13 January 2014
Dart Valley Landslide
In the last two weeks there has been some interest in New Zealand in a landslide that blocked the Dart Valley on South Island on 4th January, creating a large lake. Initially there was some concern that this landslide dam might suffer a breach event, but fortunately the water overtopped the landslide deposit without a major failure. The landslide is a well-known feature (GNS have a long-standing image of it on their website), situated in the Te Koroka / slip stream area, and located at -44.587,168.332. It is easily identifiable on Google Earth from an image in August 2011:
The January 2014 movement event is just the most recent of a succession of landslides at this site – it has even been written up in a GNS Science report (Thomas and Cox 2009), although sadly I cannot find this online. Several news stories have good images of the landslide during this recent event, including this one from The Press:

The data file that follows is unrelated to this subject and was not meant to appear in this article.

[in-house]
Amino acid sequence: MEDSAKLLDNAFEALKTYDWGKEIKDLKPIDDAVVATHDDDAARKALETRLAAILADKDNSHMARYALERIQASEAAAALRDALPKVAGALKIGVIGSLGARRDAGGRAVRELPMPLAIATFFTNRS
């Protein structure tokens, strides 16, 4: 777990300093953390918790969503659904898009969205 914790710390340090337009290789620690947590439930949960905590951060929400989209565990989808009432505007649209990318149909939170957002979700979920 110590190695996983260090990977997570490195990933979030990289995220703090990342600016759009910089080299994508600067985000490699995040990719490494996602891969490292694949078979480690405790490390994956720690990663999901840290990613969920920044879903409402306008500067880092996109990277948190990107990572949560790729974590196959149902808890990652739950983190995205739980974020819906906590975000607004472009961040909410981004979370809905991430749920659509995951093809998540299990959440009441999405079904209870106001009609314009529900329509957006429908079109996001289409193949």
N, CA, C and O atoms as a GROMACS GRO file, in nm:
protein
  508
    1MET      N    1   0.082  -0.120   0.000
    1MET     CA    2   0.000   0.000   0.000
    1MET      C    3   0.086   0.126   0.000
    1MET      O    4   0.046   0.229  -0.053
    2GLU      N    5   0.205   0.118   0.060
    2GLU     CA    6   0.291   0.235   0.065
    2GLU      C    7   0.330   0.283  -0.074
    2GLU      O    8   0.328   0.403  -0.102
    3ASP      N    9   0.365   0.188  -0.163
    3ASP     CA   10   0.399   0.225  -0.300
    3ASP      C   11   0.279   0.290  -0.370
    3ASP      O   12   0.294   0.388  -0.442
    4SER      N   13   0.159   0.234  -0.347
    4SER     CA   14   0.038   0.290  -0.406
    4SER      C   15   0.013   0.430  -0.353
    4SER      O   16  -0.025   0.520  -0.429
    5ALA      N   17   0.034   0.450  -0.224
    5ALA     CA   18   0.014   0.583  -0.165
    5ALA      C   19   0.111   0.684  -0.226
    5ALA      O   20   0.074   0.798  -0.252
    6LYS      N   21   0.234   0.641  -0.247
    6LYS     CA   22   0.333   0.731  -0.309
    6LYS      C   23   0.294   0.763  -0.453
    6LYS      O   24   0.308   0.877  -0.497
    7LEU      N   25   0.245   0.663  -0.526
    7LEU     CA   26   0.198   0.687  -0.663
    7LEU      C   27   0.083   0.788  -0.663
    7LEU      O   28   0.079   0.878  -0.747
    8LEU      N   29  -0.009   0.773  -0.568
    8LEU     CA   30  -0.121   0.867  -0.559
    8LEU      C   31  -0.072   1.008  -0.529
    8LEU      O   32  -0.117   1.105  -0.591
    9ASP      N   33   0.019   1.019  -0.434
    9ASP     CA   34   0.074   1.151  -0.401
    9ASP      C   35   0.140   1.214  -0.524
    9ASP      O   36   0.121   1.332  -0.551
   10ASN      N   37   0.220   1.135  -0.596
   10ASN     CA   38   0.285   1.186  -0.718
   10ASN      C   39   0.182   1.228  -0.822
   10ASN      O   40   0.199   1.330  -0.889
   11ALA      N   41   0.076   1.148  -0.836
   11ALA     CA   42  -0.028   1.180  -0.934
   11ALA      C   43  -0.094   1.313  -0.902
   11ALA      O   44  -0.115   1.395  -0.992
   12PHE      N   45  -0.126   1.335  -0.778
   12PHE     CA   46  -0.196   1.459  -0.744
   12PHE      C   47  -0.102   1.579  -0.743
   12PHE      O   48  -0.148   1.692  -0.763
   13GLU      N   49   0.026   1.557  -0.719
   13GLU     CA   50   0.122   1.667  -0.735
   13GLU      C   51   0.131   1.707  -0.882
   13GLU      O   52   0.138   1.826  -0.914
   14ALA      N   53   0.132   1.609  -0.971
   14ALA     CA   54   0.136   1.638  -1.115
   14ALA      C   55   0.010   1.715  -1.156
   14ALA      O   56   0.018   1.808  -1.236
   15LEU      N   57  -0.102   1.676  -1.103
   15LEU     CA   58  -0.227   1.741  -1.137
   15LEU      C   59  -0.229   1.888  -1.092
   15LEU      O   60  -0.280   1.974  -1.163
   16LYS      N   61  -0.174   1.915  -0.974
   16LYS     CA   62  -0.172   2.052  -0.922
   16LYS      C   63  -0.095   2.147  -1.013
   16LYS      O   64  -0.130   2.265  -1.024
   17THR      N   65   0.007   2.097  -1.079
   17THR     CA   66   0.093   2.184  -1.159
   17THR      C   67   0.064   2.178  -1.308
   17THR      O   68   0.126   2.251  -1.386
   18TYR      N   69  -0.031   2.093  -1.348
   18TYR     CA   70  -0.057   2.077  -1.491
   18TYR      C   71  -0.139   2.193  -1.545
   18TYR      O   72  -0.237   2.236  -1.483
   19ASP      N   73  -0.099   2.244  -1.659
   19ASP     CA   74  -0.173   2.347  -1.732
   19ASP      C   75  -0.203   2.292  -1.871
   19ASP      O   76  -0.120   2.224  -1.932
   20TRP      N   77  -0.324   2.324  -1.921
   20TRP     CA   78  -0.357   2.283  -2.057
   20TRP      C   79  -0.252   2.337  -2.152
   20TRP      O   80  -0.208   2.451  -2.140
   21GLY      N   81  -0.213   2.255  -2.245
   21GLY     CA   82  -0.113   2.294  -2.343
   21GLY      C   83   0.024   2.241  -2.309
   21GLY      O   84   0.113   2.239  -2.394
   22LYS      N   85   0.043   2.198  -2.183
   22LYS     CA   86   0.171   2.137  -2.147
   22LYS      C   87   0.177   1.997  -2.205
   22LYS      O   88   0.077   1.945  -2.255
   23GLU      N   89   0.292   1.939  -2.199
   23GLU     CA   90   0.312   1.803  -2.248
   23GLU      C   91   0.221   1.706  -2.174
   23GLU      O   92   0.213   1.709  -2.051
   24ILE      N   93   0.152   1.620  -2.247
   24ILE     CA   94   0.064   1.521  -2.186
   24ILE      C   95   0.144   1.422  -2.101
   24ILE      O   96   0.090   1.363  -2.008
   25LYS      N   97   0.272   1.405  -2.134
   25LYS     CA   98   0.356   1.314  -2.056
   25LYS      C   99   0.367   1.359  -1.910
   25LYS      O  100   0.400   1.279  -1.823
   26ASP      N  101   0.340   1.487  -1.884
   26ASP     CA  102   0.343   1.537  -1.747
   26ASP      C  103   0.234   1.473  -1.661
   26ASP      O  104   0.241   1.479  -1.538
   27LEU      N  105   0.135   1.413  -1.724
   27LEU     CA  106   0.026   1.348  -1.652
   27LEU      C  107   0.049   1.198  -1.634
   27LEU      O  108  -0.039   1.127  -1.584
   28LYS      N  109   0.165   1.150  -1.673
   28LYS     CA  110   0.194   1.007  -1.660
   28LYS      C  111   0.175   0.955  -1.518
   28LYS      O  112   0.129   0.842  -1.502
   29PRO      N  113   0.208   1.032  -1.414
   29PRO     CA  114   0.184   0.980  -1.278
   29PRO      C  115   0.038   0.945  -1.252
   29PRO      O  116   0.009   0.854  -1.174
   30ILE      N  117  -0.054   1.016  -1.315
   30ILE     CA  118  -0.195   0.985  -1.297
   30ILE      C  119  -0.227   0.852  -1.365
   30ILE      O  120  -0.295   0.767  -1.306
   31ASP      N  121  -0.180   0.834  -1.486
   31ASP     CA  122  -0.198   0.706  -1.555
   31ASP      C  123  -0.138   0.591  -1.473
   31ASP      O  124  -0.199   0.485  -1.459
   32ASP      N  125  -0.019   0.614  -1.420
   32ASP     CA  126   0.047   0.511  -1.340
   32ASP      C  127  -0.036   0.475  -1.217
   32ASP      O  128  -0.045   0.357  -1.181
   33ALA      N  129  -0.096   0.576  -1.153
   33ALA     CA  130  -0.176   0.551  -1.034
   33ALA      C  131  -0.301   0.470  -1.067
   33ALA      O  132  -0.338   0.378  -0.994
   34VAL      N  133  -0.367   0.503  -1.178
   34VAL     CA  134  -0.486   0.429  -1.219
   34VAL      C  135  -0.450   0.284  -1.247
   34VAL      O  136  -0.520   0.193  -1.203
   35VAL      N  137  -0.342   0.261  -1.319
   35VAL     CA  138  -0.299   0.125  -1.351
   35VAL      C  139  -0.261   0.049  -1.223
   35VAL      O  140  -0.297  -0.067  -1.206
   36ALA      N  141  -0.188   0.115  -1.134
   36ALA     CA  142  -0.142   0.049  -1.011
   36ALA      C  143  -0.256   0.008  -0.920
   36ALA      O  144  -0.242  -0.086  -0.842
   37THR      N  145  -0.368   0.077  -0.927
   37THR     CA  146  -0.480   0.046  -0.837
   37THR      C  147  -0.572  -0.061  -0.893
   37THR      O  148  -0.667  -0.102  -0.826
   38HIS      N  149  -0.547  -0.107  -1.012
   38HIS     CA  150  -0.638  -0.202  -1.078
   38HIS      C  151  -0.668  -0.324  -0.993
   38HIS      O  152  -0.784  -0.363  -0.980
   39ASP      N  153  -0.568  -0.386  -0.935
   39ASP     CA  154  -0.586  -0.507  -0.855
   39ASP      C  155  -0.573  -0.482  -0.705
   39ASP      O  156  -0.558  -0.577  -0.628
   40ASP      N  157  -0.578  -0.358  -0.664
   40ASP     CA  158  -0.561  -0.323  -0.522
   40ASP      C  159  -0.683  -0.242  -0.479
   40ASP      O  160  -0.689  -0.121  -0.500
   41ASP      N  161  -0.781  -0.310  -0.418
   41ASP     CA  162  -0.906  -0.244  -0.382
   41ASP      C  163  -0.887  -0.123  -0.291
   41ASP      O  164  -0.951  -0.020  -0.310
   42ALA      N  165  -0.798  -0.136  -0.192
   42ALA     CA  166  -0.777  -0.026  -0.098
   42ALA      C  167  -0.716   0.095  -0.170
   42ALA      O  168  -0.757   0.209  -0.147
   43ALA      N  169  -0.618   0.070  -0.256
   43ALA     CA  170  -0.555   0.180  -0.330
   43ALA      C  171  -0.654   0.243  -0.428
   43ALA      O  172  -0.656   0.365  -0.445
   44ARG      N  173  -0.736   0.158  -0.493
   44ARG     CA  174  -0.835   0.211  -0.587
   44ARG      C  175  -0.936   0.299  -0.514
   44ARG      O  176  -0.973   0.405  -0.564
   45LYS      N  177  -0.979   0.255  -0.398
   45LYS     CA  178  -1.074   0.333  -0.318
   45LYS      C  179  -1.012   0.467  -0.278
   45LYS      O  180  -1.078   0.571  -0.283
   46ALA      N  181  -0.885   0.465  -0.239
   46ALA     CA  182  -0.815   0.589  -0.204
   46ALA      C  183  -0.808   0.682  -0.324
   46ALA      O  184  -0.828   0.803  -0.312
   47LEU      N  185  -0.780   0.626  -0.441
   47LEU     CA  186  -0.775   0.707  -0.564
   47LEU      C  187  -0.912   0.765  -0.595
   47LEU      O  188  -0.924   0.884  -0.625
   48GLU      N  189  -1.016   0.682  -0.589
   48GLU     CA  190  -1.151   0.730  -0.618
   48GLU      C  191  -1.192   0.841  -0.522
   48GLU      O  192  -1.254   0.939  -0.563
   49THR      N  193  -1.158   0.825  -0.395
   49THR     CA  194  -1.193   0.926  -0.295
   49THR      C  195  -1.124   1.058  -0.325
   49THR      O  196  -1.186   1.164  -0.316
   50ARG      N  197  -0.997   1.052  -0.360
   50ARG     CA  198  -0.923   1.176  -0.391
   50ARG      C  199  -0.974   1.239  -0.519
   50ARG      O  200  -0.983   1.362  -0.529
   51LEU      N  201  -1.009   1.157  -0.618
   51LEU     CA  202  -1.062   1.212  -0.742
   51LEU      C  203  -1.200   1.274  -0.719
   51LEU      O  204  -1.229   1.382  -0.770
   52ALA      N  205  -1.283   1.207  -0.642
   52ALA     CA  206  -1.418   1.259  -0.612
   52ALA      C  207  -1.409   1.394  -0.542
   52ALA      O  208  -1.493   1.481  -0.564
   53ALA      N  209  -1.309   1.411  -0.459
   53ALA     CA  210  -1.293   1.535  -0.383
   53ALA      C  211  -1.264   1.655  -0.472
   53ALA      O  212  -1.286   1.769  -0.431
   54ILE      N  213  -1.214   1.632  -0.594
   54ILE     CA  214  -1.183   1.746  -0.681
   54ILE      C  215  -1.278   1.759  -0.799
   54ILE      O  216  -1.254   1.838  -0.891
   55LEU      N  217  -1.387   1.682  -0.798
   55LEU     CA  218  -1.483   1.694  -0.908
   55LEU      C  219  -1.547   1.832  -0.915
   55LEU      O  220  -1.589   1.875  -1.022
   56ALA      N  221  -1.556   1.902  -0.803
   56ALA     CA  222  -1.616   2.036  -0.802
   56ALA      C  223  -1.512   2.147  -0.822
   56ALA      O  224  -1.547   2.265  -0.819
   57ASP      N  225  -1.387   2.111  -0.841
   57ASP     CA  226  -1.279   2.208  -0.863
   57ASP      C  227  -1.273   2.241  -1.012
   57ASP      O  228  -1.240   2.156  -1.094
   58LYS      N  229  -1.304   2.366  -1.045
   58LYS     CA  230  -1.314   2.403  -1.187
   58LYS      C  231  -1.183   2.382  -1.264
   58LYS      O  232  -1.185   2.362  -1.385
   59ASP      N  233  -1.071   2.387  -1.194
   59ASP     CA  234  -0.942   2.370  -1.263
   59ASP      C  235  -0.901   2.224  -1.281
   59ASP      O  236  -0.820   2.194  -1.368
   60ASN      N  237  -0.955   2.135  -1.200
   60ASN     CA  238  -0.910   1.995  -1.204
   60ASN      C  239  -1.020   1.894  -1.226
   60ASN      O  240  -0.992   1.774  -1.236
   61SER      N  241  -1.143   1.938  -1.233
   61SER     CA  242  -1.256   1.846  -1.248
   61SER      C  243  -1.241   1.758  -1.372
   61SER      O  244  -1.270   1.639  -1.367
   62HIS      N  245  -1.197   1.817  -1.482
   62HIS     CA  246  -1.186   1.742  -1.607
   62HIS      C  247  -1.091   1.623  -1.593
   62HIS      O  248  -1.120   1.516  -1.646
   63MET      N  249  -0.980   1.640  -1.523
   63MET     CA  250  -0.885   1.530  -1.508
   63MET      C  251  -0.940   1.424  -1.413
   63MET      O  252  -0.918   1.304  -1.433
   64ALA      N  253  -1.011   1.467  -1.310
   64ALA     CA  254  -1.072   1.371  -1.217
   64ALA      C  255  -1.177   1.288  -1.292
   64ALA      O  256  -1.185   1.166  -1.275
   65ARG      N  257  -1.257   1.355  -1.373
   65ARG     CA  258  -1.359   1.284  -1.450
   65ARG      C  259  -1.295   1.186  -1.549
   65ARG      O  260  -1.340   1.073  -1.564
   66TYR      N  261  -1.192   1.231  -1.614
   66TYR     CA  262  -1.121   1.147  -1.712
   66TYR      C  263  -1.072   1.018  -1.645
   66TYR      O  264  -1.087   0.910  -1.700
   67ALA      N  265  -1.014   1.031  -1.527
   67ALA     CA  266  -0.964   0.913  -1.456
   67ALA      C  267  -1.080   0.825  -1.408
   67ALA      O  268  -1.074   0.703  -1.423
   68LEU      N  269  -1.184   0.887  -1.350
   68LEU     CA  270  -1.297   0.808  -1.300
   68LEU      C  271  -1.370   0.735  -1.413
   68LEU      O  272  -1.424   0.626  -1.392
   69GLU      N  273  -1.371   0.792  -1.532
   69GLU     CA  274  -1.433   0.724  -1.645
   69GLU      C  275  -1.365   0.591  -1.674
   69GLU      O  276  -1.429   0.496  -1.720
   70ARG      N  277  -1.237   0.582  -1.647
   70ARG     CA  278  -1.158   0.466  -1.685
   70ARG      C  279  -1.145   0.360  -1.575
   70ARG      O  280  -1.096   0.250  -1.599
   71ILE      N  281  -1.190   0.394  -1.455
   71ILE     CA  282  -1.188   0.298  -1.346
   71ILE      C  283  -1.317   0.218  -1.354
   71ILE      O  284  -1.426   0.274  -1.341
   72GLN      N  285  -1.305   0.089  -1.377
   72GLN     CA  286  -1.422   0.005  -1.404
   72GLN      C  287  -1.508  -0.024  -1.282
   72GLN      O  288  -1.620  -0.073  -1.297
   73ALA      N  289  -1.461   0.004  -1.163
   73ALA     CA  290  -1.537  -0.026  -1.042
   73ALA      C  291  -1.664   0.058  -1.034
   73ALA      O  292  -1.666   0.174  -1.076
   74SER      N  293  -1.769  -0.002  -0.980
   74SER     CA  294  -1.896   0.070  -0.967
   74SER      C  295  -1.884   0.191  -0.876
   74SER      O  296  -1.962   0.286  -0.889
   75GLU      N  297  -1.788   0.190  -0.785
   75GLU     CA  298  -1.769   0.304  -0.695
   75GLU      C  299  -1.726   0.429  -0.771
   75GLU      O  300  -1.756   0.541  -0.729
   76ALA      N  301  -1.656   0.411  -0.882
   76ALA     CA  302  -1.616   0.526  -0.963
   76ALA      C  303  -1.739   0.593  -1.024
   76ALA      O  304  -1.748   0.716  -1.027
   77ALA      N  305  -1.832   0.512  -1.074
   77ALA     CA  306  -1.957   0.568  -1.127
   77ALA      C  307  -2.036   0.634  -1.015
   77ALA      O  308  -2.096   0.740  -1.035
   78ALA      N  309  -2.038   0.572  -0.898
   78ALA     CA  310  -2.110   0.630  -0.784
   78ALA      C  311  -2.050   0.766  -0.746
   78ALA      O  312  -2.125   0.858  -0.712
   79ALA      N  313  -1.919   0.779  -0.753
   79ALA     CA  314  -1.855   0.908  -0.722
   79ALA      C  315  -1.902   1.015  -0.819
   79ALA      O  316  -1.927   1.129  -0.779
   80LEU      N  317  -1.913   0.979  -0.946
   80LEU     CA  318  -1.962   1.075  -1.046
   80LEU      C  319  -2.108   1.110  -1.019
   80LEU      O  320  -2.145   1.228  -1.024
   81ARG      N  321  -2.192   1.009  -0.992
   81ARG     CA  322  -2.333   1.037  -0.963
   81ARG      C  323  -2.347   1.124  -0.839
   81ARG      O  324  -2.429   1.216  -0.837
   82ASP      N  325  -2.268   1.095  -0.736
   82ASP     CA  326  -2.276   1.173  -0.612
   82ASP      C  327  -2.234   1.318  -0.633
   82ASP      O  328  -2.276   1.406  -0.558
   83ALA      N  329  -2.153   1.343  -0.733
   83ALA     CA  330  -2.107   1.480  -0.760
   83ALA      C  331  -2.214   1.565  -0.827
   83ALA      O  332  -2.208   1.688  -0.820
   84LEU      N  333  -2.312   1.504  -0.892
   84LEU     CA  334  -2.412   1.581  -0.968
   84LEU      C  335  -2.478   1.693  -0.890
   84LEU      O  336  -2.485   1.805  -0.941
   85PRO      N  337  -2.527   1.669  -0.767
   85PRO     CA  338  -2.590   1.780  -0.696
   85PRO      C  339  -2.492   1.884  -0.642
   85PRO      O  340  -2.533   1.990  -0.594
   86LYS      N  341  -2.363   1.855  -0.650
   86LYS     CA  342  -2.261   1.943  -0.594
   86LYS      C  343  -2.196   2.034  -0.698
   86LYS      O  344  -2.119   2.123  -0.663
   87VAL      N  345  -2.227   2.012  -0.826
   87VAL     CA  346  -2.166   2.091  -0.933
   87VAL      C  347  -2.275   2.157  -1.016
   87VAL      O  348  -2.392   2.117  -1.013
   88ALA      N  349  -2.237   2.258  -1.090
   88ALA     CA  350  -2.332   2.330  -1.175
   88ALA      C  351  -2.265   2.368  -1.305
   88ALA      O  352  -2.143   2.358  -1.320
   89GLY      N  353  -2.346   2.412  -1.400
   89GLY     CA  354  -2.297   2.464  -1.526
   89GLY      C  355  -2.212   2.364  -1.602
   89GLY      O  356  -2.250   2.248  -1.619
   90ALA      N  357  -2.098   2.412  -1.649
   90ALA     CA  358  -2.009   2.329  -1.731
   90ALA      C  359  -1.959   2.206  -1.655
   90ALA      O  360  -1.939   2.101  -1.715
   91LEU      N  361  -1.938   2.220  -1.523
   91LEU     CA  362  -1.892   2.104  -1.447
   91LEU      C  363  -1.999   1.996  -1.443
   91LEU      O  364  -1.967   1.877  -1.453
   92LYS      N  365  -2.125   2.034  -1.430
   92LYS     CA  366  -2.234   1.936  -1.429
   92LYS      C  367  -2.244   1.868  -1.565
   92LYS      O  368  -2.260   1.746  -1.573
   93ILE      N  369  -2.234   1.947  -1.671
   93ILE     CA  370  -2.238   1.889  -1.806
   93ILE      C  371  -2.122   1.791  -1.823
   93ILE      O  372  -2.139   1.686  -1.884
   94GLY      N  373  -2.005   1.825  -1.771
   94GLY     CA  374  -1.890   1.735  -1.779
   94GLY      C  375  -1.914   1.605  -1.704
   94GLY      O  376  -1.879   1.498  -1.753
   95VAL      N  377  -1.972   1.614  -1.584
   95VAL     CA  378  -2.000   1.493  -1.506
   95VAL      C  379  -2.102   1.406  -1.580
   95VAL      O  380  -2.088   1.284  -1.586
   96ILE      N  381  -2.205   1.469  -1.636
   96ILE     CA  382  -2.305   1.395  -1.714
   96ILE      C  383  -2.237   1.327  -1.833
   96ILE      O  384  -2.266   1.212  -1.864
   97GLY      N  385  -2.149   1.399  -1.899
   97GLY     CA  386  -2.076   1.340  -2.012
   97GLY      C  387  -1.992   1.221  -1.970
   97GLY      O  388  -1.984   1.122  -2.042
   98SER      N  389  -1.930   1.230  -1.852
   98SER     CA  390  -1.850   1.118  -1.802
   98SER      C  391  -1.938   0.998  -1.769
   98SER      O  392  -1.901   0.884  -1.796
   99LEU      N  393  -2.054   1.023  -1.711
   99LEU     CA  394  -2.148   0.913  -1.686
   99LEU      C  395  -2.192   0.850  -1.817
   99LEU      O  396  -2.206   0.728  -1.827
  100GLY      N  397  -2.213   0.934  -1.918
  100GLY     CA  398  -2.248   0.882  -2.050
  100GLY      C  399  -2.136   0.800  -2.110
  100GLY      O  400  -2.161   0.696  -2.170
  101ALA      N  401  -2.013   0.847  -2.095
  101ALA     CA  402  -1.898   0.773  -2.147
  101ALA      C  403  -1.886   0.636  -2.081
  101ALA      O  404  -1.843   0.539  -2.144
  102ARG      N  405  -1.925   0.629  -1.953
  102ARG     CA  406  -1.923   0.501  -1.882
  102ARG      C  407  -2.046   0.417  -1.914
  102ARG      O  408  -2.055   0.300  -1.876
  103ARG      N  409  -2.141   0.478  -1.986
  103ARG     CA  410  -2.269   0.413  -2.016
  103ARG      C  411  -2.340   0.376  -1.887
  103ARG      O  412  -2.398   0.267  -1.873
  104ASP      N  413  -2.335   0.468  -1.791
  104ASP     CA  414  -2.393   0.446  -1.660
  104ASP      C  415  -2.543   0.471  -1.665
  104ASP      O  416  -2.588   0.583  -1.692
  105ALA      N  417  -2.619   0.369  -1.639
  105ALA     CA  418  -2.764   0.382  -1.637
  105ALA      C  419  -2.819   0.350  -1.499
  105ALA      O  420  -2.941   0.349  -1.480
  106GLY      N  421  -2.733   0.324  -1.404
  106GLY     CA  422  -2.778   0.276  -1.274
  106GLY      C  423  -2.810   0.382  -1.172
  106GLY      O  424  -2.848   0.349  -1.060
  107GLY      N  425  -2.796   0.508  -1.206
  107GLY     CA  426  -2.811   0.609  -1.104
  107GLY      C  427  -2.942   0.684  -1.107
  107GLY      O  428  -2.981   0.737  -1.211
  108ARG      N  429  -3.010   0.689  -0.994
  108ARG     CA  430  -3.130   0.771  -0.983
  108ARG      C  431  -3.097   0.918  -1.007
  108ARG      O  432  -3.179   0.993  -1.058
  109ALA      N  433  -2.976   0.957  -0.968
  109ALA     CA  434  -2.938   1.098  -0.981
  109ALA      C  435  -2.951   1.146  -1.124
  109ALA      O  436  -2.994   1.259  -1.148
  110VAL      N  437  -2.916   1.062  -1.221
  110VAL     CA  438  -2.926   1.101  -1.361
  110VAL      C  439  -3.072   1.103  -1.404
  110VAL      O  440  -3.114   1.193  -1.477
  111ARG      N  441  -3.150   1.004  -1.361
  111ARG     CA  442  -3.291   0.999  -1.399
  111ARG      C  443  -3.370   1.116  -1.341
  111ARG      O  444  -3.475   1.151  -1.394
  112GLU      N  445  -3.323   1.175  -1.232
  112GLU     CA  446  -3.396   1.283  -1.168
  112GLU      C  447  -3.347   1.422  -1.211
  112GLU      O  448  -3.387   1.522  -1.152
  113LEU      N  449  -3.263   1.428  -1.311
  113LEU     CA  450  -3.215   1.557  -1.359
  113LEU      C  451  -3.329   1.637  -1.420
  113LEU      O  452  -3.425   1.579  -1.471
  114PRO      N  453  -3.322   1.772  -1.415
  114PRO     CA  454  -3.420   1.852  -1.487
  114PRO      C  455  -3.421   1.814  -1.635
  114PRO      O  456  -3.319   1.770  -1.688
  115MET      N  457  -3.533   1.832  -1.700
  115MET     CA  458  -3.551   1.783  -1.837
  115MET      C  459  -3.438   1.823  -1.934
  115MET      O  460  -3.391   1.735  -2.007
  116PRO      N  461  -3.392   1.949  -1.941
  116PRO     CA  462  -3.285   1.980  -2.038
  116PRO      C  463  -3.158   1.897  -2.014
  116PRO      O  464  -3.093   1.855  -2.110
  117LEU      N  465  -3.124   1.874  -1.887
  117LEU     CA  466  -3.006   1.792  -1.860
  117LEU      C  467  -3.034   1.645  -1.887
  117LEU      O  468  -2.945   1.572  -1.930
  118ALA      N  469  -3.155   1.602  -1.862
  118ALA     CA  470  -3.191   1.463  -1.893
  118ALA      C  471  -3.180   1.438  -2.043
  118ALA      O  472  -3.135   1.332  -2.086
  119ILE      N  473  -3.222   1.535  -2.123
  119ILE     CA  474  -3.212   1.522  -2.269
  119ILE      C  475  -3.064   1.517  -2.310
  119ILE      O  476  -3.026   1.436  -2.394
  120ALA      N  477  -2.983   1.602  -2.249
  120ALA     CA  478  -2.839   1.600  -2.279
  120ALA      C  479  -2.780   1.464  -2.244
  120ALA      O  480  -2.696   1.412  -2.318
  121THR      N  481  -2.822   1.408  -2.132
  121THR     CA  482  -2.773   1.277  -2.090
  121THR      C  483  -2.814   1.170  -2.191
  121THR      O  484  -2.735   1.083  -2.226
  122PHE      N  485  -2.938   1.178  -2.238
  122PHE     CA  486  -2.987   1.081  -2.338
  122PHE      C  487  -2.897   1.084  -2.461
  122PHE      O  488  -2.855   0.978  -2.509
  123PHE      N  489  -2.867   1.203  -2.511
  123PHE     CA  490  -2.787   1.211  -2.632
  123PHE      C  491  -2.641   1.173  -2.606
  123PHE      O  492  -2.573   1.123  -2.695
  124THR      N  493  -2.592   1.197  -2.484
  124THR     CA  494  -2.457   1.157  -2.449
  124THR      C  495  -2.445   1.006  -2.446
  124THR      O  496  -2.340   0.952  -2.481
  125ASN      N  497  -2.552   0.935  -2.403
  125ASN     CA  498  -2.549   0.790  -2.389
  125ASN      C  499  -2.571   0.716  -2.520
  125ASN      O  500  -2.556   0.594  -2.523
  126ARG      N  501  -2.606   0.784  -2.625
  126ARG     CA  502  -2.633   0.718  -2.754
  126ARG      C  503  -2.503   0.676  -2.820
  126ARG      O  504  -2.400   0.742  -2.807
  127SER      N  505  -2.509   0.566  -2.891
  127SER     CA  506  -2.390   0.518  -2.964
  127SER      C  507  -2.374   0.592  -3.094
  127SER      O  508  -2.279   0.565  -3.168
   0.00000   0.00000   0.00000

The lake that developed reached a maximum length of over 3 km and is over 20 m deep. Aerial imagery suggests that this is quite an impressive feature:
The major impacts of the landslide has been the inundation of a hiking track along the valley, which has now been rerouted, and temporary suspension of jet-boating downstream. The landslide dam is not considered to pose a major risk. However, the silt generated by the erosion of the landslide has also caused the colour of the water in Lake Wakatipu to change to a blue-green colour.
Thomas, J.S. and Cox, S,C. 2009. 42 years Evolution of Slip Stream Landslide and Fan, Dart River, New Zealand. GNS Science Report Sr 09/43, 32 pp.